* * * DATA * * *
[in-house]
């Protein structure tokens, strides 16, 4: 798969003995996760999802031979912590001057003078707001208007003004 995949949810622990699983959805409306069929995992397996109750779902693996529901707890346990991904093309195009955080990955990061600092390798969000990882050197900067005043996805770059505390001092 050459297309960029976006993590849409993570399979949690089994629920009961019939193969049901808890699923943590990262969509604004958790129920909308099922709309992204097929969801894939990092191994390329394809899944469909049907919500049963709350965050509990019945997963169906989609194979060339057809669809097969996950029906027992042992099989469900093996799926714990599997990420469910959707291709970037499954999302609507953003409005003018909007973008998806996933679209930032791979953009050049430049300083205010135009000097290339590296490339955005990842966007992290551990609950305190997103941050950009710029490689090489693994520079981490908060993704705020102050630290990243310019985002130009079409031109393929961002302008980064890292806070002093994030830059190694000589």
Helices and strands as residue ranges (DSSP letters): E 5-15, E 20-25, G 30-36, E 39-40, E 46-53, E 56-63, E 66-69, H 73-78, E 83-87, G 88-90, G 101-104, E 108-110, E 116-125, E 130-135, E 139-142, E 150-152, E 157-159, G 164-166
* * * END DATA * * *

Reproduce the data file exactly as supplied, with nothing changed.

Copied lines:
[in-house]
């Protein structure tokens, strides 16, 4: 798969003995996760999802031979912590001057003078707001208007003004 995949949810622990699983959805409306069929995992397996109750779902693996529901707890346990991904093309195009955080990955990061600092390798969000990882050197900067005043996805770059505390001092 050459297309960029976006993590849409993570399979949690089994629920009961019939193969049901808890699923943590990262969509604004958790129920909308099922709309992204097929969801894939990092191994390329394809899944469909049907919500049963709350965050509990019945997963169906989609194979060339057809669809097969996950029906027992042992099989469900093996799926714990599997990420469910959707291709970037499954999302609507953003409005003018909007973008998806996933679209930032791979953009050049430049300083205010135009000097290339590296490339955005990842966007992290551990609950305190997103941050950009710029490689090489693994520079981490908060993704705020102050630290990243310019985002130009079409031109393929961002302008980064890292806070002093994030830059190694000589």
Helices and strands as residue ranges (DSSP letters): E 5-15, E 20-25, G 30-36, E 39-40, E 46-53, E 56-63, E 66-69, H 73-78, E 83-87, G 88-90, G 101-104, E 108-110, E 116-125, E 130-135, E 139-142, E 150-152, E 157-159, G 164-166